Click here to read the full review.

9) Limb – Terminal

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“Terminal is the natural continuation from Limb’s self-titled debut and it’s an infinitely more enjoyable and masterfully crafted slab of hard rock. The band haven’t rested on their laurels and continue to get better on every record they release. The pressure is certainly on for the next release, lads!”

Click here to read the full review.

8) Torpor – From Nothing Comes Everything

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London doom behemoth Torpor wiped the floor with the rest of the doom offerings this year. The long-form nature of Torpor’s songs is beautifully tempered by the bands wonderful song-writing which ebbs and flows in a wonderfully natural way that means that 11 minute monsters like From This Time never outstay their welcome. Every riff on From Nothing Comes Everything is a crushing beast of a thing that demands some serious head-banging. This record is a real masterclass of doom song-writing.

Full review coming soon.

7) Svalbard – One Day All This Will End

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“By the end of the closing moments of Lily, Svalbard have taken you on a post hardcore journey like no other. One Day All This Will End is one of the best punk releases birthed in the UK and Svalbard have mastered an amazingly eclectic sound that’s equal parts angry, beautiful and forlorn. One Day All This Will End is essential listening to fans of post hardcore and a welcoming introduction to anyone looking to explore the more progressive side of hardcore.”

Click here to read the full review.

6) Employed to Serve – Greyer Than You Remember

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“It’s impossible to justify any criticism towards this record. Employed to Serve have absolutely mastered their craft and if dense, bastard-heavy hardcore is your thing than Greyer than You Remember is filled wall-to-wall with some of the genre’s finest moments. The album barely gives you a moment to breath in favour of demanding you mosh harder and it’s almost euphoric in its density.”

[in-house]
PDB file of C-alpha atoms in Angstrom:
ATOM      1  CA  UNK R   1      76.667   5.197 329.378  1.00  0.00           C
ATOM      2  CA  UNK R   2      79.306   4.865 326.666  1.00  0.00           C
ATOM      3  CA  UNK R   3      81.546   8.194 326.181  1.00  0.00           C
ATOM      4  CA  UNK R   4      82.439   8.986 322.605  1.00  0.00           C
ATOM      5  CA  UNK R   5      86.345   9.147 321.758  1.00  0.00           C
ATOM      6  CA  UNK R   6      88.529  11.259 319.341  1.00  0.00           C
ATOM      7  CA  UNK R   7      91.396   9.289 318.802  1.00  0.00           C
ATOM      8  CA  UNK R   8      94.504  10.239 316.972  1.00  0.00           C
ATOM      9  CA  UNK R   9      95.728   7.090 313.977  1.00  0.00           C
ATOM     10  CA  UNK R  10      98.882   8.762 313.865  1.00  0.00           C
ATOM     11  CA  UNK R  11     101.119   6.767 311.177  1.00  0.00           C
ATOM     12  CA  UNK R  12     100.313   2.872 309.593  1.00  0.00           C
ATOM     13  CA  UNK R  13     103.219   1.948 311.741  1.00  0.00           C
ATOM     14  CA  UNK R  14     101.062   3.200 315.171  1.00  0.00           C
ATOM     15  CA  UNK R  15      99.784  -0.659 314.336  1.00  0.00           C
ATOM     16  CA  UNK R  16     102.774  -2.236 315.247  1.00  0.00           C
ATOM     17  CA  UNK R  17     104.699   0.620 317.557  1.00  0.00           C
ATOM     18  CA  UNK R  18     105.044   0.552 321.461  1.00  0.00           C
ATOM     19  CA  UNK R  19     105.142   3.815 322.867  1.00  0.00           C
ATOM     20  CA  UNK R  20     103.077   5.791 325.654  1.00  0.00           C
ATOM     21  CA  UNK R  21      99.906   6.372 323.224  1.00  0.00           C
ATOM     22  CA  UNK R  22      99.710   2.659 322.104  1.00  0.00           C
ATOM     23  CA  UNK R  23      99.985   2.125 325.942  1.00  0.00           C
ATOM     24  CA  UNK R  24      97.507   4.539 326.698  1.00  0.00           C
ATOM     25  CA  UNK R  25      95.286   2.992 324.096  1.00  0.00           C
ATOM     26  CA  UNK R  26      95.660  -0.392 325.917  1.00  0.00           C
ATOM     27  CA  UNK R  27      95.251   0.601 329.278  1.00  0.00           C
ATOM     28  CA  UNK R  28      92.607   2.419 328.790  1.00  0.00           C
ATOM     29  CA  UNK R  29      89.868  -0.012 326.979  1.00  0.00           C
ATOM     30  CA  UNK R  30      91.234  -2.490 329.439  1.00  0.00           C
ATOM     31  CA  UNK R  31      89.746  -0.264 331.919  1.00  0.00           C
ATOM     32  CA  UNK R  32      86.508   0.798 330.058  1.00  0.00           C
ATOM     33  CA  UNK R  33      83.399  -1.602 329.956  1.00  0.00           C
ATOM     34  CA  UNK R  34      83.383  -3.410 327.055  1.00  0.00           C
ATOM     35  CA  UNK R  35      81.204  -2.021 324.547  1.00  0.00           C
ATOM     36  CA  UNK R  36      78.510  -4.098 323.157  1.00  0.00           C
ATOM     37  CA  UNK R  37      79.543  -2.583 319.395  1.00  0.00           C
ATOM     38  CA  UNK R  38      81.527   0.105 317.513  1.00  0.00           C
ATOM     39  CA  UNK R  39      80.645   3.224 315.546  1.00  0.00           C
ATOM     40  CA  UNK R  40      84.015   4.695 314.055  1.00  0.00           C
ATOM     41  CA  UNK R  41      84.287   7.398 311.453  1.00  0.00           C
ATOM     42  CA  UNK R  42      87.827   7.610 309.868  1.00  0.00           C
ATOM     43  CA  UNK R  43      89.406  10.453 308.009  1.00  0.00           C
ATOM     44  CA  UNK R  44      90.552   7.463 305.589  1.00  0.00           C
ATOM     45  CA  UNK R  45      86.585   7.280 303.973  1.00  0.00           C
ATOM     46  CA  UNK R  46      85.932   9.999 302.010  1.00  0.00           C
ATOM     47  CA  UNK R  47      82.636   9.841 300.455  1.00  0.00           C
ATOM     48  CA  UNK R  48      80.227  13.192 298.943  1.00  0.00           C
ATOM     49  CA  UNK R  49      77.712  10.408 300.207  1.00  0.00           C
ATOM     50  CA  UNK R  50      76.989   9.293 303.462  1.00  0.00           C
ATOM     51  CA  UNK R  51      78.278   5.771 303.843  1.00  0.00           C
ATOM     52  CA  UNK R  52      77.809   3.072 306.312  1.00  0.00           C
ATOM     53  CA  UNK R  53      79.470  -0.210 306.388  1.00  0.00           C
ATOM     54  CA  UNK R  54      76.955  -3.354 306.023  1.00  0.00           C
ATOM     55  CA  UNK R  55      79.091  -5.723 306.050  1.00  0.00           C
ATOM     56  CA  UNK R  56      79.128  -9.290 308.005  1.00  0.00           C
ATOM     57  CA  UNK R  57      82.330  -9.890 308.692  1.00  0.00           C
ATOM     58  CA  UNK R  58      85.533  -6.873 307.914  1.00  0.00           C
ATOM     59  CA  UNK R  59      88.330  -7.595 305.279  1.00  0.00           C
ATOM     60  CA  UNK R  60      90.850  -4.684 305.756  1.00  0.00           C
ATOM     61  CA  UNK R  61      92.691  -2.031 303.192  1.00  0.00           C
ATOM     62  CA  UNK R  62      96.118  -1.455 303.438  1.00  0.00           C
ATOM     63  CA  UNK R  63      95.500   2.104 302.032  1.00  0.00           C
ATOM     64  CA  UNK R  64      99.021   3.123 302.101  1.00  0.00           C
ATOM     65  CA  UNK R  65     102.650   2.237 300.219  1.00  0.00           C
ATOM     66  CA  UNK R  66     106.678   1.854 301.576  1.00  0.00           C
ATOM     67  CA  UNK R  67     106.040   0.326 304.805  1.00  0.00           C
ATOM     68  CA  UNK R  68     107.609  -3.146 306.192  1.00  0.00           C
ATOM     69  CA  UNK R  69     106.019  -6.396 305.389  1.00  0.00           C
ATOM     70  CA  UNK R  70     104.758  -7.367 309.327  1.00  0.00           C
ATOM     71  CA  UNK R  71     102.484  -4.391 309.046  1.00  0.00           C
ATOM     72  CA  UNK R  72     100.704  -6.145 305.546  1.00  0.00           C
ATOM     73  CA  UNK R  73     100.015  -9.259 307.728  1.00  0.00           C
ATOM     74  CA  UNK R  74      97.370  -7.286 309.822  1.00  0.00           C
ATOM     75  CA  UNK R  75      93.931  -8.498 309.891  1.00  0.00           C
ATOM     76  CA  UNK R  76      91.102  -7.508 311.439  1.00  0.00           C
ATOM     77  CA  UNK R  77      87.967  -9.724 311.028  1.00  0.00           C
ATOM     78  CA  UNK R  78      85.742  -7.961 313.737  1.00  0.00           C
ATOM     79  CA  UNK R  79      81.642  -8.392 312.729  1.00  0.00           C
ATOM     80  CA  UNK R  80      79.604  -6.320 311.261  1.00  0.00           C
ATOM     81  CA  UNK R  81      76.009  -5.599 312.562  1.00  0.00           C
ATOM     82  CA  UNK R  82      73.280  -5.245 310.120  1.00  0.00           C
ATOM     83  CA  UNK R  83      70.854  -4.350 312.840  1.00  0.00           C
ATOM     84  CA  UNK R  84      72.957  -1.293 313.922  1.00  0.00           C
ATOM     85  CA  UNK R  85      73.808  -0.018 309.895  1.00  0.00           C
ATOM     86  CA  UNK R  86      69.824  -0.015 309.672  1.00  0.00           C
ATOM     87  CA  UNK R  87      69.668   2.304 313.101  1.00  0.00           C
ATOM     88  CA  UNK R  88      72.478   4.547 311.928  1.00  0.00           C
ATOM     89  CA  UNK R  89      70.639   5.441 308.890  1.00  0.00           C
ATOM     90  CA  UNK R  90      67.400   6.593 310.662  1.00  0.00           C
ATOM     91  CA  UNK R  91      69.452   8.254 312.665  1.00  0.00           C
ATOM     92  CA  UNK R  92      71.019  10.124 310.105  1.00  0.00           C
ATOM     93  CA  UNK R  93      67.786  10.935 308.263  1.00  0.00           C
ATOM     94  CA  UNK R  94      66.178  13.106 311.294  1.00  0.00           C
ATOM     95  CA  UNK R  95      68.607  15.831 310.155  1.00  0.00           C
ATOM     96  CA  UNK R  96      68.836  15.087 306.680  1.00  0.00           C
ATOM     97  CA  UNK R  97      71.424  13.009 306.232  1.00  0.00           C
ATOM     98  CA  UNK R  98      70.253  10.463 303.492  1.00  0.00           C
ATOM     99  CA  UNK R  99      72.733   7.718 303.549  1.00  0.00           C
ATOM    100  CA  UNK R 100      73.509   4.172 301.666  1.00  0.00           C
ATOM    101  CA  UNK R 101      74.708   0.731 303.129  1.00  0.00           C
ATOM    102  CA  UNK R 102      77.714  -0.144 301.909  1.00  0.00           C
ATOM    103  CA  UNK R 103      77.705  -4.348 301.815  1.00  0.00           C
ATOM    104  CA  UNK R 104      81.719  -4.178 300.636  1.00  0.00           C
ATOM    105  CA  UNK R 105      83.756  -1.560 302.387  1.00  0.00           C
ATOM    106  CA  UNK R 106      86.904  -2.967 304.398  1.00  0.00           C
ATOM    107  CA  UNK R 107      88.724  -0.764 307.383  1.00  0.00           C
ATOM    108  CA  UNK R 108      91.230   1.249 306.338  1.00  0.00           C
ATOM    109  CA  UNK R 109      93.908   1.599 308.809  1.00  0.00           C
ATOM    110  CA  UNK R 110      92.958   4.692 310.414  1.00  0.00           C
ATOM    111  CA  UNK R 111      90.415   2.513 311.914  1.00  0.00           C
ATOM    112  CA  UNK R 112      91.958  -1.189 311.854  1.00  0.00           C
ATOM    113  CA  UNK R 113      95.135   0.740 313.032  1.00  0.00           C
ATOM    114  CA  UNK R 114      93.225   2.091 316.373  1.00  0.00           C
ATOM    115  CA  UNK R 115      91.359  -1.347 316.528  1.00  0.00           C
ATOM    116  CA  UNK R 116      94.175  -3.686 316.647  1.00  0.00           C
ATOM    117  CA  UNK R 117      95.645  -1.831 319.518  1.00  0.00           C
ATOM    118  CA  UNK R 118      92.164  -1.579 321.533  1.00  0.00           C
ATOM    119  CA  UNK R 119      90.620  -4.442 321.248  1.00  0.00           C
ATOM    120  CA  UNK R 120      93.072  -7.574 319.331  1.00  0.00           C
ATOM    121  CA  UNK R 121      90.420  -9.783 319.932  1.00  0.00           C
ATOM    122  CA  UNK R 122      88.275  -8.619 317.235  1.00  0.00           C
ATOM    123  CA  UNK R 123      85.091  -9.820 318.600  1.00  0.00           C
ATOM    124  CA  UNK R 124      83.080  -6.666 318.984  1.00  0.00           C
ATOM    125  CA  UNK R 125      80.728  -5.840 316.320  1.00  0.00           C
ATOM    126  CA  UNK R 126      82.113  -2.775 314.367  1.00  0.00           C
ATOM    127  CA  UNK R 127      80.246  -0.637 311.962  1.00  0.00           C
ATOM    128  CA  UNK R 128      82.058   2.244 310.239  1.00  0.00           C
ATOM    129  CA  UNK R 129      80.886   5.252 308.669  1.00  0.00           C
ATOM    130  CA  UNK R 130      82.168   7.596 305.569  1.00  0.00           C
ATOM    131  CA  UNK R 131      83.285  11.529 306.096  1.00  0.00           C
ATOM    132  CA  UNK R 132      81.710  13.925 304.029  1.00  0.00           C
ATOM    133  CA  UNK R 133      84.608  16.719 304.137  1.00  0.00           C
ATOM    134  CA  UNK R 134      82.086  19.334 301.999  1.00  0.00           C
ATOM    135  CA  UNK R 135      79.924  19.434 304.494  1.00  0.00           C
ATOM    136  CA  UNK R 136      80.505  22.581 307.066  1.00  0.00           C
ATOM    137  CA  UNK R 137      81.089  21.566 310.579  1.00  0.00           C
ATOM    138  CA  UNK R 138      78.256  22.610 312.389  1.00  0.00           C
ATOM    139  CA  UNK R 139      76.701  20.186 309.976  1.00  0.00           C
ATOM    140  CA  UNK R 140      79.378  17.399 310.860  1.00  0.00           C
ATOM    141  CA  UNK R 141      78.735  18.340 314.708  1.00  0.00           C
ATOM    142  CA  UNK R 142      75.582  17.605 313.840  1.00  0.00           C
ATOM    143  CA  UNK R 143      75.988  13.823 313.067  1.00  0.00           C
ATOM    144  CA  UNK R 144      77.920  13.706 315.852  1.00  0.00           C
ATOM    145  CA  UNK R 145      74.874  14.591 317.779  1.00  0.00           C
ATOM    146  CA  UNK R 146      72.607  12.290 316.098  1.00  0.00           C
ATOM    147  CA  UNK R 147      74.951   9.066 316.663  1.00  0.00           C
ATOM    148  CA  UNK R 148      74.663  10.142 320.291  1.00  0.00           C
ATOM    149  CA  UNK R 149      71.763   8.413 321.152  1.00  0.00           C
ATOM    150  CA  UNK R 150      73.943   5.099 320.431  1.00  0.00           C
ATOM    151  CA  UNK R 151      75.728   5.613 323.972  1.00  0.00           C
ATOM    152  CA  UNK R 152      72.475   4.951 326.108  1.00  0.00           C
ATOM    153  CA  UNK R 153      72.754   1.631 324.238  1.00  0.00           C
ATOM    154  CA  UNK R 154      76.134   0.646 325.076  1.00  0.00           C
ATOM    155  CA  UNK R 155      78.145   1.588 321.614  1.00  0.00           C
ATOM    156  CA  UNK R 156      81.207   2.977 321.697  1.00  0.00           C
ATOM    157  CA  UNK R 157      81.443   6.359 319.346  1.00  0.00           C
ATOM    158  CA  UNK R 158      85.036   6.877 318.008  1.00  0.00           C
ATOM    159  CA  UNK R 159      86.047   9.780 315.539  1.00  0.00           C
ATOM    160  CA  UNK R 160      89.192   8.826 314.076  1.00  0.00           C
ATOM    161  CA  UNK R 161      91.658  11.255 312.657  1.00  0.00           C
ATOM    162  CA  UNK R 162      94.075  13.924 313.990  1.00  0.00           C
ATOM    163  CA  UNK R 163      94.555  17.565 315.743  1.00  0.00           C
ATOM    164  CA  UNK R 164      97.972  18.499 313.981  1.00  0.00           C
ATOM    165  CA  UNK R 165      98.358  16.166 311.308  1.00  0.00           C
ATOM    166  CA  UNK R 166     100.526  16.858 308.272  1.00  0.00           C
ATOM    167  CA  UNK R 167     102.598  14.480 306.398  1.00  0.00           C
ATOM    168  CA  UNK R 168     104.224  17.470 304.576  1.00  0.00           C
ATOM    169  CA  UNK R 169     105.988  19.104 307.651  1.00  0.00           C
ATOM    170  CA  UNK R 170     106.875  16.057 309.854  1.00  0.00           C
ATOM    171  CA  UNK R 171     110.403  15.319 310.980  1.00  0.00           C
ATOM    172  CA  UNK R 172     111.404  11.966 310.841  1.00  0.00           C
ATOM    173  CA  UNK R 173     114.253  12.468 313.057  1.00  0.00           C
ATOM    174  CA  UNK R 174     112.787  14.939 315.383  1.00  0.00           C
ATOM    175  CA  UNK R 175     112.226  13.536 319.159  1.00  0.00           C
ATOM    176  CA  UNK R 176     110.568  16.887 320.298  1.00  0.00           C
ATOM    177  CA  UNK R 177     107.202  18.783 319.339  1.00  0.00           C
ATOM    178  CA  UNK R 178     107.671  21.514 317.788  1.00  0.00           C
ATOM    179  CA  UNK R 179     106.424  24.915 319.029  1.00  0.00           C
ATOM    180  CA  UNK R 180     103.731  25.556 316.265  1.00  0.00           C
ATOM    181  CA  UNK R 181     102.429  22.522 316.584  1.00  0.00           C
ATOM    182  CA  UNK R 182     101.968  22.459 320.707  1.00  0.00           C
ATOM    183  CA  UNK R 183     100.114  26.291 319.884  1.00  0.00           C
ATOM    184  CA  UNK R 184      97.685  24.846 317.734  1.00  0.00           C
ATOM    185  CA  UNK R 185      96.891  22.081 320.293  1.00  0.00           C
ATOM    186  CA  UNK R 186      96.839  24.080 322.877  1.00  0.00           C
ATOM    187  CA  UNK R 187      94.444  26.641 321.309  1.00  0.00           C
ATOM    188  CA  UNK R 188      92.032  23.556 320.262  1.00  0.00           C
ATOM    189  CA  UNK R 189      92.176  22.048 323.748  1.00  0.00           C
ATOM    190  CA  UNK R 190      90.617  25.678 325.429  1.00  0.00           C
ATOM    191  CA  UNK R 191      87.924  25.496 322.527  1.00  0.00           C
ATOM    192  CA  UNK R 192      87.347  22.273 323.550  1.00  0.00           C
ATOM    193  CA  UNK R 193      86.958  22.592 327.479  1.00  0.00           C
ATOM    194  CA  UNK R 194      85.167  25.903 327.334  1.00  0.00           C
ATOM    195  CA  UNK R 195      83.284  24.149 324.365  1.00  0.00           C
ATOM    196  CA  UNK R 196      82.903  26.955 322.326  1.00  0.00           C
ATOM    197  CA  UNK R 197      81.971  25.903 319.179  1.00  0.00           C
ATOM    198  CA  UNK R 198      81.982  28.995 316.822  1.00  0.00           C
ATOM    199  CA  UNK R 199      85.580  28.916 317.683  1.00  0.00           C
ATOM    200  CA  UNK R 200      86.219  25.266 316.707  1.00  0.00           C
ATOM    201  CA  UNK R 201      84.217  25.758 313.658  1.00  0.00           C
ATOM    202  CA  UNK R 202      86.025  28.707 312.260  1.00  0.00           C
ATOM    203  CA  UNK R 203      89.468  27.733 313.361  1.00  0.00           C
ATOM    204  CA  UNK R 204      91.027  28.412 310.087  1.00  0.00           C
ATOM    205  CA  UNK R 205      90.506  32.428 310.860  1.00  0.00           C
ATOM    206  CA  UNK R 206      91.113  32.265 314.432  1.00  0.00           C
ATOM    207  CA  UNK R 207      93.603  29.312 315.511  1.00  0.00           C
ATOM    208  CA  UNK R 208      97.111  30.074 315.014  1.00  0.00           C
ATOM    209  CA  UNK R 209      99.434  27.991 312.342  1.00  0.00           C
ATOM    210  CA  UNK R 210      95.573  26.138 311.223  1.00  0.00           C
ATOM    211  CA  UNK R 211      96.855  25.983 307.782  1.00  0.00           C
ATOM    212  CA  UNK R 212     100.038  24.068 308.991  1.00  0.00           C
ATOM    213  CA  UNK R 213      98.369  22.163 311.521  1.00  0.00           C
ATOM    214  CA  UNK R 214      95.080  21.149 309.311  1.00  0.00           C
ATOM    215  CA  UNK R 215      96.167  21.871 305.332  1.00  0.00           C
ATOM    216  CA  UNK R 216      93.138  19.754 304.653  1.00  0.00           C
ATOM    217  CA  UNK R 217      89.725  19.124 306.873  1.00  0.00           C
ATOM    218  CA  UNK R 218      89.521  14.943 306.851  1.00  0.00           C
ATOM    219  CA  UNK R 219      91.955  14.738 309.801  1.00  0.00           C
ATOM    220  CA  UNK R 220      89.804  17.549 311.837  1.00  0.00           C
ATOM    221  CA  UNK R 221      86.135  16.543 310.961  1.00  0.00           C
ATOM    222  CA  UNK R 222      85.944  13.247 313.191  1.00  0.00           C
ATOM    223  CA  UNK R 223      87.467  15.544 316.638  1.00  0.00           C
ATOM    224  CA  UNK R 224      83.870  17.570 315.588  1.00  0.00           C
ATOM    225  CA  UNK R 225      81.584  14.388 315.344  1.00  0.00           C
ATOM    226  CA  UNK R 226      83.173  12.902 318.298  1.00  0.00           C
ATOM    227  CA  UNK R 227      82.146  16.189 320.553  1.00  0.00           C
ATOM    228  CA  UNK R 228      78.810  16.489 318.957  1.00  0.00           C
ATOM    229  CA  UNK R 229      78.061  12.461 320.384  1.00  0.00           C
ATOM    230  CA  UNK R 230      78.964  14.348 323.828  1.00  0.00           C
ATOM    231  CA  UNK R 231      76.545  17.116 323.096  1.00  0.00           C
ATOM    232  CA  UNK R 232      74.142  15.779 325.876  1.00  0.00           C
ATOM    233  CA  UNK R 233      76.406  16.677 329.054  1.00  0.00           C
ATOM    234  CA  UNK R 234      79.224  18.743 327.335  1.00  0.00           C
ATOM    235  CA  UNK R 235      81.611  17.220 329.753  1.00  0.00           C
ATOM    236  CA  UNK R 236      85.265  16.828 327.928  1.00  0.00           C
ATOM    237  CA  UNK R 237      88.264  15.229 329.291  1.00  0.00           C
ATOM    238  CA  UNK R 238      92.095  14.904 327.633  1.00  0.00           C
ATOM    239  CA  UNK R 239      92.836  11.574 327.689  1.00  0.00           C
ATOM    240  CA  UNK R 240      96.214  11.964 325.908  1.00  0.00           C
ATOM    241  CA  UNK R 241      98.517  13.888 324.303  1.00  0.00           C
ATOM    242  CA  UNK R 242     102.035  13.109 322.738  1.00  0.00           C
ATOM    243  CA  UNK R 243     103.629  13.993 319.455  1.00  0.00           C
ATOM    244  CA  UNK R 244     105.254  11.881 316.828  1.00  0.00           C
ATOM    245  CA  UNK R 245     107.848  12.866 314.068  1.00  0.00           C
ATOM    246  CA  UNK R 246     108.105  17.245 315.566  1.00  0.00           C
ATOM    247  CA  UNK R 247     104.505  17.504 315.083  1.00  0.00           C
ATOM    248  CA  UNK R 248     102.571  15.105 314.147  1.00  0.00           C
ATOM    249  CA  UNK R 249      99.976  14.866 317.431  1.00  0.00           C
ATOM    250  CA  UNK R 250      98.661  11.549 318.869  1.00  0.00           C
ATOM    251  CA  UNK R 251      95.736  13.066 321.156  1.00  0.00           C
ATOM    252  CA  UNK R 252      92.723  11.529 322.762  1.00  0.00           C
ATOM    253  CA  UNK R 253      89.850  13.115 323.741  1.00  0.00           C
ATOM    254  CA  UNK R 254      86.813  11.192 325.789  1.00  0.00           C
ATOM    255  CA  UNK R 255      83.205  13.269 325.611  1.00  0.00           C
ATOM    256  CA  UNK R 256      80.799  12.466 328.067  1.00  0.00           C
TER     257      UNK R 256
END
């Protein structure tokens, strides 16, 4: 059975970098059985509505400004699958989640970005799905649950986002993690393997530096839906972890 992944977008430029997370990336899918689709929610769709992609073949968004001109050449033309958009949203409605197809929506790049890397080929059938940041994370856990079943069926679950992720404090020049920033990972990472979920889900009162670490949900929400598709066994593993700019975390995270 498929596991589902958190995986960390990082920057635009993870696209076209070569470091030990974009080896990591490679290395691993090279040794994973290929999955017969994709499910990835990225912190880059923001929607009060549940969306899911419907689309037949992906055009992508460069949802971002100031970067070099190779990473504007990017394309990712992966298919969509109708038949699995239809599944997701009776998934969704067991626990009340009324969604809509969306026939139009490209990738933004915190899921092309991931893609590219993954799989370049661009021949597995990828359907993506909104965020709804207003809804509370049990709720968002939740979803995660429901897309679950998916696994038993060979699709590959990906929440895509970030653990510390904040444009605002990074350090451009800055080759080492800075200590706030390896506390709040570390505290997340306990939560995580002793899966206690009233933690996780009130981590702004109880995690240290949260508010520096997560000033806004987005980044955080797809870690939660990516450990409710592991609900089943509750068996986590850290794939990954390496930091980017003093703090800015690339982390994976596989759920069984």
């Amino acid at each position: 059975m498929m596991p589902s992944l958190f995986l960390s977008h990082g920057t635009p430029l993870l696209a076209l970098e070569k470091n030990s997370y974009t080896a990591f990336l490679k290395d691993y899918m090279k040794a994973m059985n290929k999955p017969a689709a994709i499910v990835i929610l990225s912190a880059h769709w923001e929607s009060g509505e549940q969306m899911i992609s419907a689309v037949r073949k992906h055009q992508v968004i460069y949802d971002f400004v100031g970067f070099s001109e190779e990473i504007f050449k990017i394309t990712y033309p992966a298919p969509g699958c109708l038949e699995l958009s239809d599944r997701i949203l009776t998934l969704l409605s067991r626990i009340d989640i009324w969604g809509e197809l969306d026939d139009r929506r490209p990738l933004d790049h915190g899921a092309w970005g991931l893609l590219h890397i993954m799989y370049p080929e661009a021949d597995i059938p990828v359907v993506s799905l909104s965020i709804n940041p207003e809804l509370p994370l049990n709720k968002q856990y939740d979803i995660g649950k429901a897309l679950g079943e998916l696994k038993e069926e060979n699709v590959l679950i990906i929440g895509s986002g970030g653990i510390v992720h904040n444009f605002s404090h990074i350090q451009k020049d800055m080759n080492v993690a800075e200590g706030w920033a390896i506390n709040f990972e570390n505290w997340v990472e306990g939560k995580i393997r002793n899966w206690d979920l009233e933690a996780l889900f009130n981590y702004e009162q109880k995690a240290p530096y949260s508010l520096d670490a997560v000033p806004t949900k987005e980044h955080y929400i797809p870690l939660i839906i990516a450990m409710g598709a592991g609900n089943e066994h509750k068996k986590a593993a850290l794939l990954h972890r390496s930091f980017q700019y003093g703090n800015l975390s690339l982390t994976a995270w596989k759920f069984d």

Click here to read the full review.

5) xRepentancex – The Sickness of Eden

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“xRepentancex have delivered a debut album that’s so furious it feels like it could tear apart at the seams. The Sickness of Eden is a hardcore record every fan of the genre should own and it’s almost beautiful in its sheer relentlessness. God knows how you follow an album this consistent. Good luck guys.”

Click here to read the full review.

4) Press to Meco – Good Intent

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“Press to Meco have delivered an album that showcases exactly what the trio are capable of. It’s a glorious, exciting monster of a record that is stuffed with technical wizardry and choruses so big that they deserve to be blasted across festival audiences all summer long.”

Click here to read the full review.

3) Old Skin – Beneath the Trees

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Old Skin’s debut album was the most bittersweet release of the year because while it is one of the best metallic hardcore albums this country has ever produced, its release also marked the demise of the band. Given away as a pay-what-you-want download to mark the final chapter of Old Skin’s career, this is an apocalyptic hardcore onslaught that never lets up. Old Skin might be gone but they’ve left behind one of the most disgustingly heavy records this country has ever produced and it deserves to be heard by everyone.

Full review coming soon.

2) Oblivionized – Life is a Struggle, Give Up

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“Life is a Struggle, Give Up is Oblivionized firing on all cylinders. This is an unforgiving attack of tech-metal, grind and deathcore that is sculpted with finite detail and it’s not afraid to hit you over the head with a monolithic riff for good measure. This might be an exhausting ordeal on your first listen, but give it the time it deserves and it will slowly unveil a metal record for the ages.”

Click here to read the full review.

1) Caïna – Setter of Unseen Snares

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“Setter of Unseen Snares is an album of unbridled fury, bleak atmosphere and eventually, shimmering post metal beauty. This is one of the most diverse and brilliantly executed black metal albums I’ve ever had the pleasure of listening to and it deserves to be heard by more than just fans of the genre.”

Click here to read the full review.

Notable Mentions
Monolithian – The Finest Day I Ever Lived, Was When Tomorrow Never Came. (click here to read the full review)


Music Video: Samoans’ Antlers

Alt rockers Samoans have returned with a new, free-to-download single called Antlers. Antlers marks the first recorded material with new drummer Chris Rouse. Check out the music video below:

You can download the track for free direct from the band’s Bandcamp. Click here to download and click below to stream the song: